Taylor Swift’s list of things she doesn’t have keeps shrinking
as the Grammy-winning singer can now add “honorary doctor of fine arts” to her already impressive resumé after last weekend. While the consensus following the New York University ceremony appears to be that one: T-Swift delivered a killer speech that was equal parts hilarious, inspirational, and wholly deserving of a feature on every midwesterner post-Instagram grad’s story (apparently); and two: She keeps rocking a red lip like nobody’s business, an underlying counter-opinion refuses to be ignored.
You’ll find legions of online trolls furious about Swift’s newfound status if you look at the comments section of any post referencing her degree. Someone will argue that honorary degrees are “disrespectful,” “pathetic,” and “unearned” for every few Swiftie shoutouts. You might wonder how many of these scorned commenters have doctorates (honorary or otherwise). Although the evidence is inconclusive, they are furious that Taylor does.
Of course, as a die-hard Swiftie, my first instinct is to defend the artist, repeating “Long Live,” but upon further thinking, I can see where the angry commentators are coming from. I can only imagine the effort that goes into earning a doctorate as someone who obtained my B.S. in journalism and quickly jumped out of dodge. The studying hours. The missed opportunities. The crippling effects of college debt. And to see a celebrity stroll across the stage and receive a similar accolade without having to do any of the work? Understandably, it can make you feel a little down.
Swift is not to blame;
she simply accepted a once-in-a-lifetime opportunity that hundreds of institutions make every year. For what it’s worth, she made a point of joking about the silliness of it all in her speech “I in no way feel equipped to tell [you grads] what to do,” he clarified, “I’m 90% sure the main reason I’m here is that I have a song called ’22.'” You’ve worked hard, sacrificed, researched, and imagined your way to this point.” However, it raises the question of whether honorary degrees are truly essential to celebrate a person’s artistic success, or if celebrities might simply make a commencement address and be done with it.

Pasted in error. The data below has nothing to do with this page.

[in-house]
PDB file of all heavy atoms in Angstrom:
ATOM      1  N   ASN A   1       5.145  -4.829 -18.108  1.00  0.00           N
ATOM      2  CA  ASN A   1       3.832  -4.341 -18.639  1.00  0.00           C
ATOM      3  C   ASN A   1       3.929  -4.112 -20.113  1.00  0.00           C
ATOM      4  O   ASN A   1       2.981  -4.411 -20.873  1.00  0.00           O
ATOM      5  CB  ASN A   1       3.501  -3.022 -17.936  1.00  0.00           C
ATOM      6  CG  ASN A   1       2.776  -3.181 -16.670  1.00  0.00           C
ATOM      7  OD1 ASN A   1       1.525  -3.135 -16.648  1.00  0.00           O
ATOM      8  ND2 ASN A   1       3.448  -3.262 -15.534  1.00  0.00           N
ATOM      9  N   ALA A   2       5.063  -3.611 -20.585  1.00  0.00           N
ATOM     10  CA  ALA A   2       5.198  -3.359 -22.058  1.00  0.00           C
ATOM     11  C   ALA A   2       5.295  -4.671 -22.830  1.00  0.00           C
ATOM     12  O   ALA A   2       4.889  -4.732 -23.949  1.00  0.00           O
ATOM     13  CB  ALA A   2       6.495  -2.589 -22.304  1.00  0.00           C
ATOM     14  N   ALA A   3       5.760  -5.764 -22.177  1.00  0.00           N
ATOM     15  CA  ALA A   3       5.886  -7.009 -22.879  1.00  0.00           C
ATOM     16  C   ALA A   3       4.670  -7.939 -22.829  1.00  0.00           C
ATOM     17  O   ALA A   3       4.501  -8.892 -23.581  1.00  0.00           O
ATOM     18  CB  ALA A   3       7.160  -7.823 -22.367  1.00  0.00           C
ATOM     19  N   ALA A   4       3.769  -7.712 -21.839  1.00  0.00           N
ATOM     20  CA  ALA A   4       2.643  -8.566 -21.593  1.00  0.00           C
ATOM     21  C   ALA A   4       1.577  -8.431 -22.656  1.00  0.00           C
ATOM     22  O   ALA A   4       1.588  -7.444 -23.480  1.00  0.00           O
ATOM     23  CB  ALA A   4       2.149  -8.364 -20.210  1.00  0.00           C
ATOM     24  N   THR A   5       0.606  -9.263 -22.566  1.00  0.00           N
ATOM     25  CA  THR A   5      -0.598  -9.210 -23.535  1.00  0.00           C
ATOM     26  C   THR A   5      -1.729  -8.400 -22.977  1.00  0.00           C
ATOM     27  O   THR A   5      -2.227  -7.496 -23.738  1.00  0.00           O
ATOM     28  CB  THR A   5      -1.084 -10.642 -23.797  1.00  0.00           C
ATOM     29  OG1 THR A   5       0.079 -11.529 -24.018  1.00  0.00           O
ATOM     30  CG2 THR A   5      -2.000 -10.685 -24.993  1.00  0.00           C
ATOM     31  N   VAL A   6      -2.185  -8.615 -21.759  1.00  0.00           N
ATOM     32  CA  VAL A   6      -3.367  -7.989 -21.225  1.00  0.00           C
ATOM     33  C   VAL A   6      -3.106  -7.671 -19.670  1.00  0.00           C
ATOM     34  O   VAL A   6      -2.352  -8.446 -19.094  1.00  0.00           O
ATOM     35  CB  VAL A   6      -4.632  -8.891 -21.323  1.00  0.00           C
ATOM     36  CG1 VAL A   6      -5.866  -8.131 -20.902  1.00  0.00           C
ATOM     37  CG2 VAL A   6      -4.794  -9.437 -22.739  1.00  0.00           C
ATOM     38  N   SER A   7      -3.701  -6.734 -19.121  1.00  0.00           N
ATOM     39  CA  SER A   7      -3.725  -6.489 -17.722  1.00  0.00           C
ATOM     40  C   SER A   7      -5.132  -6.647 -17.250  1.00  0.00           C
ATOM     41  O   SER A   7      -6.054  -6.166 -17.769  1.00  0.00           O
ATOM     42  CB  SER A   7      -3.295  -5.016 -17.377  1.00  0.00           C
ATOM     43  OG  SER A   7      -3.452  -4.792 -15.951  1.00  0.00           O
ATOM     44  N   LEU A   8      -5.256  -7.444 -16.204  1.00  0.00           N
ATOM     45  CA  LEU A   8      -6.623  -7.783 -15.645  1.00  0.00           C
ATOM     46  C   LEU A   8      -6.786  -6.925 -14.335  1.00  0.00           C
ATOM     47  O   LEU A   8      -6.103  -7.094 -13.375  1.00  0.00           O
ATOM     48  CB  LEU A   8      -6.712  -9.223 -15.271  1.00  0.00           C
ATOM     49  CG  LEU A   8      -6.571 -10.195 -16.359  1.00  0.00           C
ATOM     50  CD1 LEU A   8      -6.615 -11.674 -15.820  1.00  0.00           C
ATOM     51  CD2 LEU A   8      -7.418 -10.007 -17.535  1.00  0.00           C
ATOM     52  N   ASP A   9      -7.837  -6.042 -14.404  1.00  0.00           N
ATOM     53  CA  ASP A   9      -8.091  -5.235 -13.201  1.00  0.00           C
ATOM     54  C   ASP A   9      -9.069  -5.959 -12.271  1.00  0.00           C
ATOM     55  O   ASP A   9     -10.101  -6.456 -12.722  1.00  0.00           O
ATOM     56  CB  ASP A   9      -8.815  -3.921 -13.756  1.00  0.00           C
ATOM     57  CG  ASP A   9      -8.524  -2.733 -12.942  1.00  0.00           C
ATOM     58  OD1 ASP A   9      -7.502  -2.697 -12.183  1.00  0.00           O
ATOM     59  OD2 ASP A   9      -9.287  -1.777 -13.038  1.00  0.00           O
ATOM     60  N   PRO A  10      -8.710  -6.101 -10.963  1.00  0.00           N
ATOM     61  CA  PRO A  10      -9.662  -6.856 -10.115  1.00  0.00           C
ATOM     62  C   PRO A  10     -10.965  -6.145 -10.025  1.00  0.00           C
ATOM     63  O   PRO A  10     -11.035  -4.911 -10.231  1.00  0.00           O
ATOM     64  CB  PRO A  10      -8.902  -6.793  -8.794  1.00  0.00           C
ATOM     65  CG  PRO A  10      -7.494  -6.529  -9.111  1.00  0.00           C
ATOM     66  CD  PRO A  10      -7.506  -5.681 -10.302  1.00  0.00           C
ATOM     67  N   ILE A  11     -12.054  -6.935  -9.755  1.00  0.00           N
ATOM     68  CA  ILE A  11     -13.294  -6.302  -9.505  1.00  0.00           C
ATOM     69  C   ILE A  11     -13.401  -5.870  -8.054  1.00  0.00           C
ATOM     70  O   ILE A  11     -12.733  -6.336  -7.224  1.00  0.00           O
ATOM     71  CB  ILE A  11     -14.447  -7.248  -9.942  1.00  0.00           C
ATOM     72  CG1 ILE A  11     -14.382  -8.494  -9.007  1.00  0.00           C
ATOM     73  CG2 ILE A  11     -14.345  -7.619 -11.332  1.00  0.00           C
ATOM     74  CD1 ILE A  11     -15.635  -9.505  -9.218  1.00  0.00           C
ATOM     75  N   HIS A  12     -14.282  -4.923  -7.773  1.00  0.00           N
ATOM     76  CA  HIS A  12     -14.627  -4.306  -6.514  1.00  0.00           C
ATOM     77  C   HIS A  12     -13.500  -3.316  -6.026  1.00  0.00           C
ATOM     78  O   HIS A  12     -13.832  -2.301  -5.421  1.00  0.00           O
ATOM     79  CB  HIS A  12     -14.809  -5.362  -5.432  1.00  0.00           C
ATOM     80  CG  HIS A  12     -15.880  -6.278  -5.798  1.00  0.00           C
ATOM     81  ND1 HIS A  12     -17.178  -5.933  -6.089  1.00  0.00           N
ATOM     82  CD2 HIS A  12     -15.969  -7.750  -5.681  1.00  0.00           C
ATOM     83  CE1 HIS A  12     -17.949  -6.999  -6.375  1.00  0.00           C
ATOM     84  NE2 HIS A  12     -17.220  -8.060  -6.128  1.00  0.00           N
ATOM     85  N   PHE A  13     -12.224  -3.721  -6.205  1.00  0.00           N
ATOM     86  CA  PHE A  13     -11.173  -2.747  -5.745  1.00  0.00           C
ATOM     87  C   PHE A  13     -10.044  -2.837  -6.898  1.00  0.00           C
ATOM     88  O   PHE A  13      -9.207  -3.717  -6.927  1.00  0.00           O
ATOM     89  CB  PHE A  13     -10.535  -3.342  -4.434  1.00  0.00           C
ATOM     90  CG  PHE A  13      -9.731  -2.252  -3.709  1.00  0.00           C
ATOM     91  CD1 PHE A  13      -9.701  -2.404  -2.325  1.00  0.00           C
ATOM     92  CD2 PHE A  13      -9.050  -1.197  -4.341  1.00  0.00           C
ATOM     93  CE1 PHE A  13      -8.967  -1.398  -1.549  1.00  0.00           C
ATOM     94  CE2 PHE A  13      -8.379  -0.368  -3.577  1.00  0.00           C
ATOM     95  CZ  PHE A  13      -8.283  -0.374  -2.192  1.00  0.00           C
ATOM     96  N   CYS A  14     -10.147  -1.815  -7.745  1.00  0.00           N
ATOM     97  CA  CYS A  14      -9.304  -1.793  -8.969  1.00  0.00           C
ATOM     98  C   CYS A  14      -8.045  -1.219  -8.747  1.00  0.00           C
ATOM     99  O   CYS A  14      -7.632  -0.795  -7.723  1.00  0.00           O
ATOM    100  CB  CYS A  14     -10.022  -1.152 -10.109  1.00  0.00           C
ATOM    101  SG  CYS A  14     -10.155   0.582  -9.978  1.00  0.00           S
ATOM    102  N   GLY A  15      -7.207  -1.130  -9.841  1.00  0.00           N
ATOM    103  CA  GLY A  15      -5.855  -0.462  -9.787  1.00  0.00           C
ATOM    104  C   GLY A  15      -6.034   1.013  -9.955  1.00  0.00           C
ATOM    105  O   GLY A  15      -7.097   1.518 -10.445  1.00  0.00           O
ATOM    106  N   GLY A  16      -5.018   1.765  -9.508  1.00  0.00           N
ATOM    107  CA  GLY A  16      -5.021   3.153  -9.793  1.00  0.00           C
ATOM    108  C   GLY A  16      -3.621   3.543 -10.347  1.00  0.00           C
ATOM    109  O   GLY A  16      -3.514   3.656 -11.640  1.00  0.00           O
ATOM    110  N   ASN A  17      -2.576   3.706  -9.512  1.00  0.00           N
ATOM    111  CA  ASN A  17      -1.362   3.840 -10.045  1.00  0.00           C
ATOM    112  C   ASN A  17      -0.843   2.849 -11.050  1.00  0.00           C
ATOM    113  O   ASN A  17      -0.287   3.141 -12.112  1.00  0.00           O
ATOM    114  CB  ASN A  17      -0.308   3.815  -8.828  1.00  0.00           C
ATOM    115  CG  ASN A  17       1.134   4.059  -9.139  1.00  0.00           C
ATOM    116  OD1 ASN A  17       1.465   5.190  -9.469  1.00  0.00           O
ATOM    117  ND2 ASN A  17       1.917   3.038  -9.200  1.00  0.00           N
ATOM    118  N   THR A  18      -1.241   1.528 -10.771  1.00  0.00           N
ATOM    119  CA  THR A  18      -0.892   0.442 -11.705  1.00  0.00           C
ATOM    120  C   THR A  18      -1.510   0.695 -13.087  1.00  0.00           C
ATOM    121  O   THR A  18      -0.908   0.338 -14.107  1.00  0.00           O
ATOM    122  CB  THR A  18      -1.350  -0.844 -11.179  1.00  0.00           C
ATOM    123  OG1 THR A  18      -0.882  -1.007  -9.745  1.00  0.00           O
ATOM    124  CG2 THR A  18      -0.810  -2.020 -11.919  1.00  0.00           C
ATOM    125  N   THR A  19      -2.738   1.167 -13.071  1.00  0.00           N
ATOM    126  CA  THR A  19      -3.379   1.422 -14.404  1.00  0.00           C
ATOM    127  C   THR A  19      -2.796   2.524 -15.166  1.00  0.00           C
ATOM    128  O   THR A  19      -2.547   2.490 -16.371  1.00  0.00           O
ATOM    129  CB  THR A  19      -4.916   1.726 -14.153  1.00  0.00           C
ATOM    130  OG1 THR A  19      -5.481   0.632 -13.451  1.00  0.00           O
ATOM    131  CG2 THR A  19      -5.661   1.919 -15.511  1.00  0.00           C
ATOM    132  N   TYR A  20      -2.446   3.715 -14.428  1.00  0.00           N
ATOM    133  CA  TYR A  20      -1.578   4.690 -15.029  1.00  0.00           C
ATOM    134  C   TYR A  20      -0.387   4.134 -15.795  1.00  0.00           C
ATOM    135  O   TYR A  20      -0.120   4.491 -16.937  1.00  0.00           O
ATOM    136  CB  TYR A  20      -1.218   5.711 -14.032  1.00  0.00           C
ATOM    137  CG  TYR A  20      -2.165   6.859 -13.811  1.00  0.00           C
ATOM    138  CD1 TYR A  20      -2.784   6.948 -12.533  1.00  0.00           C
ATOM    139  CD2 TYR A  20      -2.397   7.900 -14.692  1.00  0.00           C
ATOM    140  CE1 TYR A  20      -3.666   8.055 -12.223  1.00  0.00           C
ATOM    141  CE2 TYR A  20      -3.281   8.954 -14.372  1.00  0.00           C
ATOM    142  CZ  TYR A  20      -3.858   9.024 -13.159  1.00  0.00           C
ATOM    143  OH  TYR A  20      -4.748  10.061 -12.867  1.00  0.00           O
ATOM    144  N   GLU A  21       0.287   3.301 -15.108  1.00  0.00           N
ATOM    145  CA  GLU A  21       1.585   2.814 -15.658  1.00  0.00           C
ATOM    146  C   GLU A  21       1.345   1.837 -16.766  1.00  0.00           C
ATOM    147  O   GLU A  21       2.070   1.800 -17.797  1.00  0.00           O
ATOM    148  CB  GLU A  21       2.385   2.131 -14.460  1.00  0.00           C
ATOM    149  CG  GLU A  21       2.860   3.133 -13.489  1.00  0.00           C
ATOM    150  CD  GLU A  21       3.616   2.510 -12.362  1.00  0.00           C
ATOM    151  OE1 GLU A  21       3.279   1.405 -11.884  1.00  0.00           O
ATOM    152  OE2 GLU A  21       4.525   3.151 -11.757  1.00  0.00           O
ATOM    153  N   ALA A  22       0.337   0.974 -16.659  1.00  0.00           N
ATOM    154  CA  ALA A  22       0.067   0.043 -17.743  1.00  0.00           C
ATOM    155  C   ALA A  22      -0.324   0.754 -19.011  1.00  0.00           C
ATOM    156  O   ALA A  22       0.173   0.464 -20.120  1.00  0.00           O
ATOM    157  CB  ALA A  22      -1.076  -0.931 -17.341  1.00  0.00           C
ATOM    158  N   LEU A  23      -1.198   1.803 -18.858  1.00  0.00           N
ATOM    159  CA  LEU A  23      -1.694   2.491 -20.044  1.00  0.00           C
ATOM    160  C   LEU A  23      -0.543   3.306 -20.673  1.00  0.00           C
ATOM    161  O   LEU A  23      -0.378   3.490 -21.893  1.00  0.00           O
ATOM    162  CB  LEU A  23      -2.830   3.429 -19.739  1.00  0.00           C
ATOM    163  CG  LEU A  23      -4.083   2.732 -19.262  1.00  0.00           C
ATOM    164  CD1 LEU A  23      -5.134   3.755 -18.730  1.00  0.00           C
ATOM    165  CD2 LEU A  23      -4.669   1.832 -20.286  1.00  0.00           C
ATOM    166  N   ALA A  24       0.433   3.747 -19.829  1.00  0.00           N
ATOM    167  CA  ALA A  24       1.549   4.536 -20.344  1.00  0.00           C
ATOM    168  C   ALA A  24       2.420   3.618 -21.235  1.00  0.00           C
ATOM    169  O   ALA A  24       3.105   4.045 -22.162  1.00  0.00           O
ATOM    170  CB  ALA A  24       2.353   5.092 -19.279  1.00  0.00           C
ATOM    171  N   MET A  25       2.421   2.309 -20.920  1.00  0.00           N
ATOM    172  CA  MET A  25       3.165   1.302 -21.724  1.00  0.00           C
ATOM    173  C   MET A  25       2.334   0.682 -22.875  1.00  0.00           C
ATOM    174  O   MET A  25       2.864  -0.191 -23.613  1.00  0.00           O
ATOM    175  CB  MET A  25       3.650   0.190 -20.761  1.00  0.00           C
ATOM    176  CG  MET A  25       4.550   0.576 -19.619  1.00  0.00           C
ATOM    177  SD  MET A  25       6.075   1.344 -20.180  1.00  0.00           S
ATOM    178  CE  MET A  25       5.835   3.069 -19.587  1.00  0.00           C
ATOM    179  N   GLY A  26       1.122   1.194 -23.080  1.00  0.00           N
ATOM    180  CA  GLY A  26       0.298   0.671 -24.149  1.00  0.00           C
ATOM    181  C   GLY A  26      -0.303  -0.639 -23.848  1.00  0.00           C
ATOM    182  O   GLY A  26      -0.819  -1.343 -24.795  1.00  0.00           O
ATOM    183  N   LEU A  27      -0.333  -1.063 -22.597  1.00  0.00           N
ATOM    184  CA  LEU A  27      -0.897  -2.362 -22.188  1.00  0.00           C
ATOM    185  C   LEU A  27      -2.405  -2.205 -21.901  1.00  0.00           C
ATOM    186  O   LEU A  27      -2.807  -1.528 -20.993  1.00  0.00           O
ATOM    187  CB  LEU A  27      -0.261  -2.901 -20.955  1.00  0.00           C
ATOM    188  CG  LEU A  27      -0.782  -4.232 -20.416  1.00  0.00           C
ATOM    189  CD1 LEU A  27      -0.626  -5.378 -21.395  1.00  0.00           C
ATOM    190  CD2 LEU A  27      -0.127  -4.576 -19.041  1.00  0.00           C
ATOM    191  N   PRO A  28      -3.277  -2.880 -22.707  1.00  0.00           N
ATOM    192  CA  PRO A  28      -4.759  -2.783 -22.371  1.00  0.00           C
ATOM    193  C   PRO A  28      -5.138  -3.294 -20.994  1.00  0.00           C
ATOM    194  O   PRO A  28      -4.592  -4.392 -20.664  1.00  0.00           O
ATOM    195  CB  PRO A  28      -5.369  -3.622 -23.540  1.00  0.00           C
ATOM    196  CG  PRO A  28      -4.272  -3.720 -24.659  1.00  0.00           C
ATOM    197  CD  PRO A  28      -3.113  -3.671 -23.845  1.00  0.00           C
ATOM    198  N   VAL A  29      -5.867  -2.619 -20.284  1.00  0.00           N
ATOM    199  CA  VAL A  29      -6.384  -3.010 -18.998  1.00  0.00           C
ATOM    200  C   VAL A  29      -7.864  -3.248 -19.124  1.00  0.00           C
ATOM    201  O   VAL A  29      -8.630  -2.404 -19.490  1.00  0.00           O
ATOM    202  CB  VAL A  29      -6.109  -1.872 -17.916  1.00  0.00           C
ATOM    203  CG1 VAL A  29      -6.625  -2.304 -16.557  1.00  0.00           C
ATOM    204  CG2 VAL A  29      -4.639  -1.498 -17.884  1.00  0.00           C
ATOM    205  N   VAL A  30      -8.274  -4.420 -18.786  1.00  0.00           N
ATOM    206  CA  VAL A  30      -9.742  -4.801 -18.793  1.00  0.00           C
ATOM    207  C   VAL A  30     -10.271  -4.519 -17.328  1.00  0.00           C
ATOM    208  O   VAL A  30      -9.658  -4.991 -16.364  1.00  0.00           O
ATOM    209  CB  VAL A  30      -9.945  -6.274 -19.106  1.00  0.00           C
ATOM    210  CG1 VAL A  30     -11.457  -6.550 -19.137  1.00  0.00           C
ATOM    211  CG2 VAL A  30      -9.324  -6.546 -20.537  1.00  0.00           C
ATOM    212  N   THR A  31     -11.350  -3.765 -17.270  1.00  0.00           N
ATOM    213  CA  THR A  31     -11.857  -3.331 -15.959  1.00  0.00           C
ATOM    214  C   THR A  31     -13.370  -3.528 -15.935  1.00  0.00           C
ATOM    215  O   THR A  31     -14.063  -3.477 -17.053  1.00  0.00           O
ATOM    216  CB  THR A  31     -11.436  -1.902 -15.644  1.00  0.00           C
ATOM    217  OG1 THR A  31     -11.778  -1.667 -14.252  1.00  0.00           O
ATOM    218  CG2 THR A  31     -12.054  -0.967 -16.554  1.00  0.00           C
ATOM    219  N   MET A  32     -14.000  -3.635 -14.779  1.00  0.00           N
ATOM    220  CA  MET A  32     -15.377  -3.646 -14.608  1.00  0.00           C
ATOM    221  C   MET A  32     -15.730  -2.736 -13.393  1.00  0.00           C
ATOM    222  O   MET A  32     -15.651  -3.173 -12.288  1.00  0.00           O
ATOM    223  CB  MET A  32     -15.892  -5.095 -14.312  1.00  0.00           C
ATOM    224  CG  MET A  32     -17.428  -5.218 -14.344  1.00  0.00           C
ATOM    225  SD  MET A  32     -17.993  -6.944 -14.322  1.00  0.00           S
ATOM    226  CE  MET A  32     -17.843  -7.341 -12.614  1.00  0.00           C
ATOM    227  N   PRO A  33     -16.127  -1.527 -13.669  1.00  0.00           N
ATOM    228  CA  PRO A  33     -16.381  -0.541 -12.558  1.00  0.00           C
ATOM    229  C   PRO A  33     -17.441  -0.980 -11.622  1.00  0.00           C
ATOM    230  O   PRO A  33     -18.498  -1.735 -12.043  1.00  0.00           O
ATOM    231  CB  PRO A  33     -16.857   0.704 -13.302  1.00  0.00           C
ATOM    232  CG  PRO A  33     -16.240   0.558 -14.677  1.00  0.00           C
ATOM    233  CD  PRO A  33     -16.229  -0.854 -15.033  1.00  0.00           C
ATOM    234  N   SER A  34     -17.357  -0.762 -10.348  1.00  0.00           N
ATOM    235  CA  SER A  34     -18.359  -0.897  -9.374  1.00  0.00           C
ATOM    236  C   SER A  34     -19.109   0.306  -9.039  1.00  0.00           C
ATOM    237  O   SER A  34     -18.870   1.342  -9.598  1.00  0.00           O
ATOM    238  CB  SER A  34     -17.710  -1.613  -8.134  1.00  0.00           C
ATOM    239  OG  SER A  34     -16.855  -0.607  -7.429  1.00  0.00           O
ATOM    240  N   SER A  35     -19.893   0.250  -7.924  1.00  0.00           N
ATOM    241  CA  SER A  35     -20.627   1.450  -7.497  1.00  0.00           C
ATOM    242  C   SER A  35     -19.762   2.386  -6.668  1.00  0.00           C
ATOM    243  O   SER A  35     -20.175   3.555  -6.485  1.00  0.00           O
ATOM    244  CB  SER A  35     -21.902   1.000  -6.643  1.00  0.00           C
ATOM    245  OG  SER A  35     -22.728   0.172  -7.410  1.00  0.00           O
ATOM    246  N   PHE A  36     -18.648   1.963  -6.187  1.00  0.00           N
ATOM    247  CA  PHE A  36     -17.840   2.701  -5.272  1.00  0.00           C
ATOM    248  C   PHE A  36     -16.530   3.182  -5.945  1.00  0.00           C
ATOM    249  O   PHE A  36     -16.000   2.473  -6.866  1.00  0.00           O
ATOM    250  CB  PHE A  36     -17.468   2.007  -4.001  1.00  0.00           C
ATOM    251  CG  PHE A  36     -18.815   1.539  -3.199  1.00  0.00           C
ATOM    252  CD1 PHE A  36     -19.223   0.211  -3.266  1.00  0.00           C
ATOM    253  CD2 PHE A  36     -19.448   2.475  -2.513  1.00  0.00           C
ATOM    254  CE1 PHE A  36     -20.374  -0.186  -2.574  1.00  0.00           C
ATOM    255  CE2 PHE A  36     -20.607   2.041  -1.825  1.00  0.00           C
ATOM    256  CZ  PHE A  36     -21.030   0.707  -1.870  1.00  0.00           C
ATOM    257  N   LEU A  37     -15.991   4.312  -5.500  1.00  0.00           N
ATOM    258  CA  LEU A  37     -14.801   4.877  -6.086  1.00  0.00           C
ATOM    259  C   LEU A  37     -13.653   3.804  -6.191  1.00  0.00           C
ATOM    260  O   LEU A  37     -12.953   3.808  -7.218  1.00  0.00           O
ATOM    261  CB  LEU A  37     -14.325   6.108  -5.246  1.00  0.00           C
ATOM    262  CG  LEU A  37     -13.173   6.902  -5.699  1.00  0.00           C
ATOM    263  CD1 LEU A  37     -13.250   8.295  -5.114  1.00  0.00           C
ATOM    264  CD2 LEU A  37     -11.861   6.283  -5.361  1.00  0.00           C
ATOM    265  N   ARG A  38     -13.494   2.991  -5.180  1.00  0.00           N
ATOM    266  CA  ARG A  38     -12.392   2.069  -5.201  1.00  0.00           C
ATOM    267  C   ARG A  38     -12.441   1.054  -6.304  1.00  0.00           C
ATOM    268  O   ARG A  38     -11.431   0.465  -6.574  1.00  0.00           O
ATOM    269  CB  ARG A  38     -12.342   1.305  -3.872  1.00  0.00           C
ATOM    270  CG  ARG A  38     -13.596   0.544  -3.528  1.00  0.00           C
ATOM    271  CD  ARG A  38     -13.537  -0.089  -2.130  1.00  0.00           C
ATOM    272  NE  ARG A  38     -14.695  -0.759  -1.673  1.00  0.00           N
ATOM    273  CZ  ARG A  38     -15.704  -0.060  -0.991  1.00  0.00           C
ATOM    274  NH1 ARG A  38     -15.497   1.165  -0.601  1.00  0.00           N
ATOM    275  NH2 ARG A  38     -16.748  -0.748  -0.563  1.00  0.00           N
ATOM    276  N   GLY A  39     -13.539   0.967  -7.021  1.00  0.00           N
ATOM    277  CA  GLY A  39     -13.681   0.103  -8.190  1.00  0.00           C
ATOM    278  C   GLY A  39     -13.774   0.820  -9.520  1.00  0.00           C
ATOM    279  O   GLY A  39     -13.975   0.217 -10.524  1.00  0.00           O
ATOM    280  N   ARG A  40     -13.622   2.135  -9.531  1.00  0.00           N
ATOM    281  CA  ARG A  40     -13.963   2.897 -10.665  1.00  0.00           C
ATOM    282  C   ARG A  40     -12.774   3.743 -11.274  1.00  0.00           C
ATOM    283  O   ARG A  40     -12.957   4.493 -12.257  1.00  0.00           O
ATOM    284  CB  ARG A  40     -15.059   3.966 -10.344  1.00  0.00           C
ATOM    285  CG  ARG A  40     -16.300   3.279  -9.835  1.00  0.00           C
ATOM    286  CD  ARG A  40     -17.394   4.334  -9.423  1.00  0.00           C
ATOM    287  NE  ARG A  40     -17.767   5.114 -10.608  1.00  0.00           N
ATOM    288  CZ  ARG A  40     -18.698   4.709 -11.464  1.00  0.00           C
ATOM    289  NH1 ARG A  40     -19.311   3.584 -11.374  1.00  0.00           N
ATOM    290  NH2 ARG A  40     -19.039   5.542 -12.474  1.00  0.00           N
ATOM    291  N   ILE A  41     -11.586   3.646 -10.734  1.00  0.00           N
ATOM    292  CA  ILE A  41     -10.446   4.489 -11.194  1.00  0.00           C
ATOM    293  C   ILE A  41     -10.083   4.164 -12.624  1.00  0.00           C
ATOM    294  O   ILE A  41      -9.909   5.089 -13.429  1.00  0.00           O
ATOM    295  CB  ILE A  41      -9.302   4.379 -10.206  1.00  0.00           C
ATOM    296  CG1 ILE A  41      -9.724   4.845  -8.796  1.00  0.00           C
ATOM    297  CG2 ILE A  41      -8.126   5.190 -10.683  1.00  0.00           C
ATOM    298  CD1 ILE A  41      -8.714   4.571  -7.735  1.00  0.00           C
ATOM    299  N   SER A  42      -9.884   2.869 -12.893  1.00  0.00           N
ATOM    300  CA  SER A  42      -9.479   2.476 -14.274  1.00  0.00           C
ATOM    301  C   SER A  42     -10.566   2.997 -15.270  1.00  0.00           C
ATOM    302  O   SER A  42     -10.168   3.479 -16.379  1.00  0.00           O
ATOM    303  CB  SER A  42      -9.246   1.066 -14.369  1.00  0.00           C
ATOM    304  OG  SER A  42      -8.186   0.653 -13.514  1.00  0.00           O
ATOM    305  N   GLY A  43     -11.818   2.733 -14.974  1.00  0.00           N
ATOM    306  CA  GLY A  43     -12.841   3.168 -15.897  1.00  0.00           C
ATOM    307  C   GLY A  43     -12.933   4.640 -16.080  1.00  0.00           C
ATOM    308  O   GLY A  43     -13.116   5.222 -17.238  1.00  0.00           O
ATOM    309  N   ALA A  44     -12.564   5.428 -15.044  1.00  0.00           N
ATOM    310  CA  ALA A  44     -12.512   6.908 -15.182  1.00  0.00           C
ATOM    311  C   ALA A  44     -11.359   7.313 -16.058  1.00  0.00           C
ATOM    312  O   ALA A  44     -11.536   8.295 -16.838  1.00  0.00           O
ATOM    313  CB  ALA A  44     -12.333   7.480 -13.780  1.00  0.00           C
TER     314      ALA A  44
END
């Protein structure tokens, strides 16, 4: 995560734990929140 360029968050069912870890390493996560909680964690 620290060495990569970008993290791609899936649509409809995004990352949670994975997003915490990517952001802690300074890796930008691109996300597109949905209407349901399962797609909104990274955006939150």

In either case, it’s easy to assume that these super-rich celebrities couldn’t care less about an honorary degree, but that isn’t the case for everyone. Missy Elliott and Justin Timberlake both broke down in tears upon receiving their honors from Boston’s Berklee College of Music in 2019. While Celine Dion and Pharell Williams were less passionate when they received their awards two years later, they both sent well-wishes, which likely added some excitement to the otherwise lackluster mid-pandemic virtual commencements of 2021.
It’s crucial to realize that none of these celebrities are claiming they “really earned” their honorary doctorates. Why is there a movement to grab our pitchforks and torches every time they try to liven up a long-winded ceremony? No celebrity who has been given such an honor thinks to add “Ph.D.” to their Instagram bio, update their LinkedIn, or minimize what actual graduates have accomplished, so why is there a movement to grab our pitchforks and torches every time they try to help liven up a long We should appreciate them in some ways, or at the very least refrain from spewing more vitriol into the internet void. Because, at the end of the day, individuals will graduate, celebrities will speak, and the globe will continue to revolve.
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